SAG, AFTRA to Jointly Negotiate Mad Ave Contract

Actors Unions Seemingly Bury Hatchet After Acrimonious Feud With Hollywood Producers

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LOS ANGELES ( -- Two actors unions that have butted heads in the past over contract negotiations with Hollywood producers announced yesterday that they have re-established a framework in which to jointly negotiate a soon-to-expire commercials contract.

The Screen Actors Guild and the American Federation of Television and Radio Artists last August agreed to a five-month extension of their commercials contracts; that extension expires on March 31.

Roberta Reardon
Roberta Reardon Credit: AFTRA
After working with the AFL-CIO, the two guilds issued statements on Sunday pledging to "foster a healthy and productive joint bargaining relationship" -- even though signs of their recent, bitter feuding were in also evidence: Prohibitions against "raiding" and "disparagment" were written into the guidelines for their upcoming joint negotiations next month -- an embarrassingly public acknowledgment of SAG's unsuccessful attempts to undercut AFTRA's ratification of a new TV contract with Hollywood producers last summer.

While AFTRA represents some 70,000 actors, recording artists and broadcasters, more than half of AFTRA's members are also part of the larger the SAG, which oversees all film work and all TV shot on film.

In a July interview with Advertising Age, AFTRA head Roberta Reardon called SAG president Alan Rosenberg's efforts to short-circuit her union's new TV contract "unconscionable."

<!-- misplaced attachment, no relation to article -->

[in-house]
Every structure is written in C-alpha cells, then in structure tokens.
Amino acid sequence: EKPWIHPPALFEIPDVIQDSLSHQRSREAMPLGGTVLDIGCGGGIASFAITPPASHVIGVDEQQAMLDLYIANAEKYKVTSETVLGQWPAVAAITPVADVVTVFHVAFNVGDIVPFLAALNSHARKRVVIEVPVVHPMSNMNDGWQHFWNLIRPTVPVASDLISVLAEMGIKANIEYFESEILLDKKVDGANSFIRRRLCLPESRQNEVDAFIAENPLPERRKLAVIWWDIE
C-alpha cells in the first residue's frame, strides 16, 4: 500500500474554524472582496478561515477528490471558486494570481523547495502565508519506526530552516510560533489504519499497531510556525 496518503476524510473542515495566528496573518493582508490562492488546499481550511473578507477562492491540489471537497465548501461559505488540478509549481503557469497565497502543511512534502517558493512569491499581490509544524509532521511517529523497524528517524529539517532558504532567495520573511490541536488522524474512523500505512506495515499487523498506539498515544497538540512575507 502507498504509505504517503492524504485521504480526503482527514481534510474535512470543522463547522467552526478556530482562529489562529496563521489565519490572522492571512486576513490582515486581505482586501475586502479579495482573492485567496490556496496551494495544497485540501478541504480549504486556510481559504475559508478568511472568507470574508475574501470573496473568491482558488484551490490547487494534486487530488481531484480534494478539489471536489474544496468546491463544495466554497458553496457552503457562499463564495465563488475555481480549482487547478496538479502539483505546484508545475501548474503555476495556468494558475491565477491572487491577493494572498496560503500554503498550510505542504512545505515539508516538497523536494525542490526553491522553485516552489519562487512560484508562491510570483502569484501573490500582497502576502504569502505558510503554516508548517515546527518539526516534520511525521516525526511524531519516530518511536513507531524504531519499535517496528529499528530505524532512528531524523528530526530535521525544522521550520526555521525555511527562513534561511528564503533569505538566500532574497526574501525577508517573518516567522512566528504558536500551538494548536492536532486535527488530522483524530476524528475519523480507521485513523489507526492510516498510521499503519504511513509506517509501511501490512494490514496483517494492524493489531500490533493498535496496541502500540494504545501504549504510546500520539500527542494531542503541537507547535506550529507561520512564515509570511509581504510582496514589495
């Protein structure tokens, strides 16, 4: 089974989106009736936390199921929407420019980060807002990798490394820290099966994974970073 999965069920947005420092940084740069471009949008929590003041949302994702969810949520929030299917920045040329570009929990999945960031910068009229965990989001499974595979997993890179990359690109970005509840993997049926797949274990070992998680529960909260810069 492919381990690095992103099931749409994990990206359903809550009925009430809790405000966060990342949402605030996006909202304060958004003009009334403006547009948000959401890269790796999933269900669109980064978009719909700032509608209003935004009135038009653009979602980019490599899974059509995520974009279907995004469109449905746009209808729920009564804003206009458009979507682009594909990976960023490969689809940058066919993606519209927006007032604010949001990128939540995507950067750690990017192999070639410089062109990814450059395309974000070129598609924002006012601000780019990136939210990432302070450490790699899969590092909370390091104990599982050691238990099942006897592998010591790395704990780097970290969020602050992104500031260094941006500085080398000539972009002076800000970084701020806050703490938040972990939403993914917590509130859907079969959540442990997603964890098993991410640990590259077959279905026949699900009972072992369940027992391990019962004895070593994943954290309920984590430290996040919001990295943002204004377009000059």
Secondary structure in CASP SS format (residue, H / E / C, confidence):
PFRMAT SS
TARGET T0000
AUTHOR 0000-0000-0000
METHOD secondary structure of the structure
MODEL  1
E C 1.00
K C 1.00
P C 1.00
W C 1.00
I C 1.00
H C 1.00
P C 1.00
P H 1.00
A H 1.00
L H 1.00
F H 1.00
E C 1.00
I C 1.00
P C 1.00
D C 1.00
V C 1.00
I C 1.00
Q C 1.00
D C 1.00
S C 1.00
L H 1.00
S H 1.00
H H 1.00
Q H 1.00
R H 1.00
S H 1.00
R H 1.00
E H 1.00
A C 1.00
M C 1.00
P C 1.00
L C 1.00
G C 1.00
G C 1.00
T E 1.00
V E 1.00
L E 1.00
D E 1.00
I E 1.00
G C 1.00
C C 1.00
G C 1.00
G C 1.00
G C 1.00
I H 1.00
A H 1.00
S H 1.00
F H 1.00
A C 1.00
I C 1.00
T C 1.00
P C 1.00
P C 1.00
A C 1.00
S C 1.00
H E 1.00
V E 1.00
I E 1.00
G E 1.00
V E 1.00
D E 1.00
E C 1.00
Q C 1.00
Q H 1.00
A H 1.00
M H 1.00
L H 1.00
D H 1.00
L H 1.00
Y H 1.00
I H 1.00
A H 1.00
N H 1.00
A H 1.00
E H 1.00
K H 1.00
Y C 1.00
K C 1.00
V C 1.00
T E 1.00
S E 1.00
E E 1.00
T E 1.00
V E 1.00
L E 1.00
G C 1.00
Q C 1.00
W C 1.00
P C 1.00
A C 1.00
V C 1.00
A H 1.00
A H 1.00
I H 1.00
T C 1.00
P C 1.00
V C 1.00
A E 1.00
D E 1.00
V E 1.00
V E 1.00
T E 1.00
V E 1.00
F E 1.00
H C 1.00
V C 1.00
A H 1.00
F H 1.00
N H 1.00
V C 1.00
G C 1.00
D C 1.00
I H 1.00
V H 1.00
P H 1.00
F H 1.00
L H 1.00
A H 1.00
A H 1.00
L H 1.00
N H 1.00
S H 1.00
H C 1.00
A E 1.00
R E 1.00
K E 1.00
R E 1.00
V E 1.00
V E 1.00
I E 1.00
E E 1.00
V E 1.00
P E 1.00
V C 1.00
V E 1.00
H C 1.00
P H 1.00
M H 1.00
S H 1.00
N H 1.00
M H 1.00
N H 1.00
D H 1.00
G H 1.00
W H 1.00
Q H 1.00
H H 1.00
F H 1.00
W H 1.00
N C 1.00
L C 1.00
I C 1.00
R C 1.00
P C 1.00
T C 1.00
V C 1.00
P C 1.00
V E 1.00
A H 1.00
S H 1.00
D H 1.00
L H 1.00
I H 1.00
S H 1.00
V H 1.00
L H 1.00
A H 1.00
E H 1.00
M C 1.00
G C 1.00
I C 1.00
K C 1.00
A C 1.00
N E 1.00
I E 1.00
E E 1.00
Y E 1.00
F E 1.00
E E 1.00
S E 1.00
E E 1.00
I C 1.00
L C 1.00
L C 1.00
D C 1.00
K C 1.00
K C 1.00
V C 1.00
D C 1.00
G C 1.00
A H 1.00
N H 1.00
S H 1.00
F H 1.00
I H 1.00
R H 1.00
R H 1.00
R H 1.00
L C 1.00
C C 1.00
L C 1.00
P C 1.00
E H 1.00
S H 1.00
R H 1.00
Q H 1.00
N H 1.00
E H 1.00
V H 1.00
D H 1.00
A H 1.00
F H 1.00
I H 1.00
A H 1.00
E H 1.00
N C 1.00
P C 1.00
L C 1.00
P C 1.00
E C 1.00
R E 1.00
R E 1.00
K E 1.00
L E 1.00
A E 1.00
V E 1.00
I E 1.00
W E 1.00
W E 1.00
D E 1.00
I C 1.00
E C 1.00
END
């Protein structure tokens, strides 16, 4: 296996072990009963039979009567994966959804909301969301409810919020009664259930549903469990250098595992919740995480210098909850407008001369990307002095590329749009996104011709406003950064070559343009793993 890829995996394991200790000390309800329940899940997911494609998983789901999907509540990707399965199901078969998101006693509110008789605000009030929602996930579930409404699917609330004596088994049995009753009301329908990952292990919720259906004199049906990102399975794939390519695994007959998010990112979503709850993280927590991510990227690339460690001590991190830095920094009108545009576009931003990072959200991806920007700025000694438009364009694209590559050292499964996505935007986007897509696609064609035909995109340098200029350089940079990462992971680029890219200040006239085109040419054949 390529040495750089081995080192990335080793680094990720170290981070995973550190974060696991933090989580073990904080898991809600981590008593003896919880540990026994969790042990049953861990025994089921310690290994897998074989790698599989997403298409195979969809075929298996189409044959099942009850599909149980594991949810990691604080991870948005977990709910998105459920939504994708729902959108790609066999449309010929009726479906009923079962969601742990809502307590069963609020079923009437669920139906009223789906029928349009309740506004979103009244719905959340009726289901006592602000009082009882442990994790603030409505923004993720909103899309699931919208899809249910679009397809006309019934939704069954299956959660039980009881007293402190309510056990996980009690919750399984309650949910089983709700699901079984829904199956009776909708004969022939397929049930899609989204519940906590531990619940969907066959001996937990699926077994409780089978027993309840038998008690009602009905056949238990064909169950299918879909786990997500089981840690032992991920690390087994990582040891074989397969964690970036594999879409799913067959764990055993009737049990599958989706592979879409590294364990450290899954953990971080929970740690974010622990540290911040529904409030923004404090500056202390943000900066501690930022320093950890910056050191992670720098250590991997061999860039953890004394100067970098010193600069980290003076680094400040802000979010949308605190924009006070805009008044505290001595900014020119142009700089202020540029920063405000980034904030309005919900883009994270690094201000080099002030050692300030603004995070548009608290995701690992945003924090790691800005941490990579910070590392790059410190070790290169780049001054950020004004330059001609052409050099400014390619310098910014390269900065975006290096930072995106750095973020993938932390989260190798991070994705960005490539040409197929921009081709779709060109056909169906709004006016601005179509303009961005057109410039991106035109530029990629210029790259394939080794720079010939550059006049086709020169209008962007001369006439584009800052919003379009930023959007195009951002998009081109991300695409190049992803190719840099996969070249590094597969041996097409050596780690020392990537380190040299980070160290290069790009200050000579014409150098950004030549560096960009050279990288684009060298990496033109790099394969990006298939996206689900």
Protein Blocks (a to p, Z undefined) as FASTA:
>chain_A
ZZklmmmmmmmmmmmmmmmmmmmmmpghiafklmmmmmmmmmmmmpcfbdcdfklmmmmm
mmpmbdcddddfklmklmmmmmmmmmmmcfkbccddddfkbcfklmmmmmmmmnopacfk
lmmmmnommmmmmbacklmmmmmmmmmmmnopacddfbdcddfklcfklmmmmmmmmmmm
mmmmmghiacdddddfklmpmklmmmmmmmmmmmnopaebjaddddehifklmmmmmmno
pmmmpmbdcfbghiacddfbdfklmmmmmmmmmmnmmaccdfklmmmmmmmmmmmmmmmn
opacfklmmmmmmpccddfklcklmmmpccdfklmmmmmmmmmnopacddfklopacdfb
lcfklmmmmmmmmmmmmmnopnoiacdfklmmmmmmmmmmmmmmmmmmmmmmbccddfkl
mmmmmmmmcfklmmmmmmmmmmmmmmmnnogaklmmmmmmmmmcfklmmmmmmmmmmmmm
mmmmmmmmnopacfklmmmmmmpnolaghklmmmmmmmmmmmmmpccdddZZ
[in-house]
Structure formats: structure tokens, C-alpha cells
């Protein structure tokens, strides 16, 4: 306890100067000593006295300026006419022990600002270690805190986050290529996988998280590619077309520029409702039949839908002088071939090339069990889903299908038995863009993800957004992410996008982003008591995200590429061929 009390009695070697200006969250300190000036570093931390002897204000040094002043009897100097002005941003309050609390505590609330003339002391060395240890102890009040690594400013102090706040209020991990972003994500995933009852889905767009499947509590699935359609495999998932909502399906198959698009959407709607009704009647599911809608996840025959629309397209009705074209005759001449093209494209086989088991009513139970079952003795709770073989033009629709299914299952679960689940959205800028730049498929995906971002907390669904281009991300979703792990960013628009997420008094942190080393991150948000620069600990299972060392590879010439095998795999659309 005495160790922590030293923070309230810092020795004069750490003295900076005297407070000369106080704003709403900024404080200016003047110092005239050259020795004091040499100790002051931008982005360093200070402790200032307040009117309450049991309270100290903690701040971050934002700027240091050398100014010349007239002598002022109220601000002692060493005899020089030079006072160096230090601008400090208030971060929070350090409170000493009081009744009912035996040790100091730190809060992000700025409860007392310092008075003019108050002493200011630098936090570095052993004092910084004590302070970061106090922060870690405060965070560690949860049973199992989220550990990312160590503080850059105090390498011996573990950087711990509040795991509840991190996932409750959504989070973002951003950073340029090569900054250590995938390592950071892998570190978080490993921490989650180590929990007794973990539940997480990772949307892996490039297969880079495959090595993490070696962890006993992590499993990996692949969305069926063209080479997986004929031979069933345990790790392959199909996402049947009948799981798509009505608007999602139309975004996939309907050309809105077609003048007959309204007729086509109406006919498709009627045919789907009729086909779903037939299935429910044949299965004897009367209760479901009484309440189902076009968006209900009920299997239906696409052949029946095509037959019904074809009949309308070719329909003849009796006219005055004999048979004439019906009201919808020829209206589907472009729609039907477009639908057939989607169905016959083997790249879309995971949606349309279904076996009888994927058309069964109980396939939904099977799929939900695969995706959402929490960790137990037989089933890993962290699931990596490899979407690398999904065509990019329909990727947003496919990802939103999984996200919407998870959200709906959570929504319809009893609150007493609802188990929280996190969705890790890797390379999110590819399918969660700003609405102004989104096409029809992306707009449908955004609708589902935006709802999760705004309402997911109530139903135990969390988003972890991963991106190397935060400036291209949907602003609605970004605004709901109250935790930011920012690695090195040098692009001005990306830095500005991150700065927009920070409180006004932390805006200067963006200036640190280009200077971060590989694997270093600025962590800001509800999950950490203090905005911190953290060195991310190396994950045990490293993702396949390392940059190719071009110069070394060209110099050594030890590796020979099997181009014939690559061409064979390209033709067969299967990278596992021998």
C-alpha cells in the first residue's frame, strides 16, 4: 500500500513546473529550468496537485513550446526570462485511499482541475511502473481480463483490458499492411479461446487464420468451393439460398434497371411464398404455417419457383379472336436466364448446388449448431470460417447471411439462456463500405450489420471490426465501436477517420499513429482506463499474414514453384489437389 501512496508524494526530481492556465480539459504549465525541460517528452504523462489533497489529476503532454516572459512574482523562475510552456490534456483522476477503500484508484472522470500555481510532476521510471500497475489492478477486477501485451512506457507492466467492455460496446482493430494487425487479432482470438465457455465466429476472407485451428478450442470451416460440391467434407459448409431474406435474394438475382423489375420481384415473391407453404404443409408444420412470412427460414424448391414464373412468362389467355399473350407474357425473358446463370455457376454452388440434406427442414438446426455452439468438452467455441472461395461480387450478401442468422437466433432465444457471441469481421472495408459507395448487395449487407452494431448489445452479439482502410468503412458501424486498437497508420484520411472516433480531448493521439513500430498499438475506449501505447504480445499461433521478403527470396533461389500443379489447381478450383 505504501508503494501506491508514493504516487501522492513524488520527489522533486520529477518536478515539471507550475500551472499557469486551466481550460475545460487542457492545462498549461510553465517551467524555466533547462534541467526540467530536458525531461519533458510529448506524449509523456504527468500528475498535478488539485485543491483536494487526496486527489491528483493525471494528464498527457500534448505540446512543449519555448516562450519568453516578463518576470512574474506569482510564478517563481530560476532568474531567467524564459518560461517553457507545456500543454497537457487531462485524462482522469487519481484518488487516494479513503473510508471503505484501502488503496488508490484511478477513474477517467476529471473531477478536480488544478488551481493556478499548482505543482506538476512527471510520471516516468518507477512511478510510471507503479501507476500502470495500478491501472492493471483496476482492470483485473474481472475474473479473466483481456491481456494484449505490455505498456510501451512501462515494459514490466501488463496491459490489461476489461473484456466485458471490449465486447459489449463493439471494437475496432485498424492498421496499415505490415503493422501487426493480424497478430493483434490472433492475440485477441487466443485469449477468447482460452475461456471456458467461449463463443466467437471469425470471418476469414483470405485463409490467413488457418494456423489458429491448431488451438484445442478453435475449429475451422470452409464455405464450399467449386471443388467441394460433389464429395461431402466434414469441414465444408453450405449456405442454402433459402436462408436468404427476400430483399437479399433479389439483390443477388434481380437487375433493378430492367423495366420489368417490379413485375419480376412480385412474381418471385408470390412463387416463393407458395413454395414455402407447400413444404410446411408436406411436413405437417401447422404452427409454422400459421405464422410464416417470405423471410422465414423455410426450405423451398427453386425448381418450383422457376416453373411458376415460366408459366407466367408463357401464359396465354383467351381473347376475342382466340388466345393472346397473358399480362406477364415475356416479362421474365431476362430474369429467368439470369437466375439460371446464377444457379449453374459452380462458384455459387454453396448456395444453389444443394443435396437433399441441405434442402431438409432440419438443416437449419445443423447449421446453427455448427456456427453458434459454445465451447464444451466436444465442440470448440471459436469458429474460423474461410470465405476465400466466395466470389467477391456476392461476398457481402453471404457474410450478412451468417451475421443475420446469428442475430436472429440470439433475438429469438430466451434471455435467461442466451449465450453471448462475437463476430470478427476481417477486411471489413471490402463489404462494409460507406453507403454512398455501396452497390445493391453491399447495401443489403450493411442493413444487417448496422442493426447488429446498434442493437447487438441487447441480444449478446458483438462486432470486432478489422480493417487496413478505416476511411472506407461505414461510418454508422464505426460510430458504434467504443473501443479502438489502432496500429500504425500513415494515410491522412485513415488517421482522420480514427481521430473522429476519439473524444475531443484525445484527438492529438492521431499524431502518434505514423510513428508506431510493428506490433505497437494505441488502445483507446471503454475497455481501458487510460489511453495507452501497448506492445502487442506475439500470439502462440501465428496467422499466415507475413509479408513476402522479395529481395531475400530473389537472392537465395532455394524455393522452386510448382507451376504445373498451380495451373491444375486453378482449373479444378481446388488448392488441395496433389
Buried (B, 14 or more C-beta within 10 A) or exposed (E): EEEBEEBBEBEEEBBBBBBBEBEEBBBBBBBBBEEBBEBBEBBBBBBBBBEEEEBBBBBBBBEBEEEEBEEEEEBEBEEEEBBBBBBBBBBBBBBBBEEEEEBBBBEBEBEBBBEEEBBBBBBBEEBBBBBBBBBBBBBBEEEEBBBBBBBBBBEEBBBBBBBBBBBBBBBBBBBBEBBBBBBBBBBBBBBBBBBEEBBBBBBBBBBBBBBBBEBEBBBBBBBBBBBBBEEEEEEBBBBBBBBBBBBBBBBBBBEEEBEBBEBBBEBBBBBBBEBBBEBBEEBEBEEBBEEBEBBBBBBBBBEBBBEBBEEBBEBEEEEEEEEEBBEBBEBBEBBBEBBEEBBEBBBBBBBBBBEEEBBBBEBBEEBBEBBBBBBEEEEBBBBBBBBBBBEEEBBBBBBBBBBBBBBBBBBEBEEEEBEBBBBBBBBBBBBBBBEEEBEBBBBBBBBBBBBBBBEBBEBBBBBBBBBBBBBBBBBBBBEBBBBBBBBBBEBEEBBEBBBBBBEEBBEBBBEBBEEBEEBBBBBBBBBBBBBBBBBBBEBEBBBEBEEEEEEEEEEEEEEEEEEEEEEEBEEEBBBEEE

Of course, the attempt at cooperation may be too little, too late: While AFTRA has been working under its new TV contract for more than half a year, SAG has yet to even reach a new TV and feature deal with producers; its contract expired on June 30, 2008.

Alan Rosenberg
Alan Rosenberg Credit: AP
Further decreasing SAG's leverage, a softening economy means its membership appears to lack the will to go out on a strike of any kind, commercial or otherwise. In a Jan. 18 letter to SAG members, Executive Director Doug Allen wrote, "Although I believe giving the National Board the authorization to determine whether to call a strike is our best strategy, that strategy has been severely compromised by the division of a now deeply and publicly split National Board leadership."

Then, just days later, Mr. Rosenberg relented, proposing that his union's 120,000 members vote directly on whether to accept the producers final TV-and-feature-contract offer without first taking a strike authorization -- a step long considered essential to being taken seriously by management in any collective bargaining effort.

Commercials-contract negotiations are now scheduled to begin in New York on Feb. 23.

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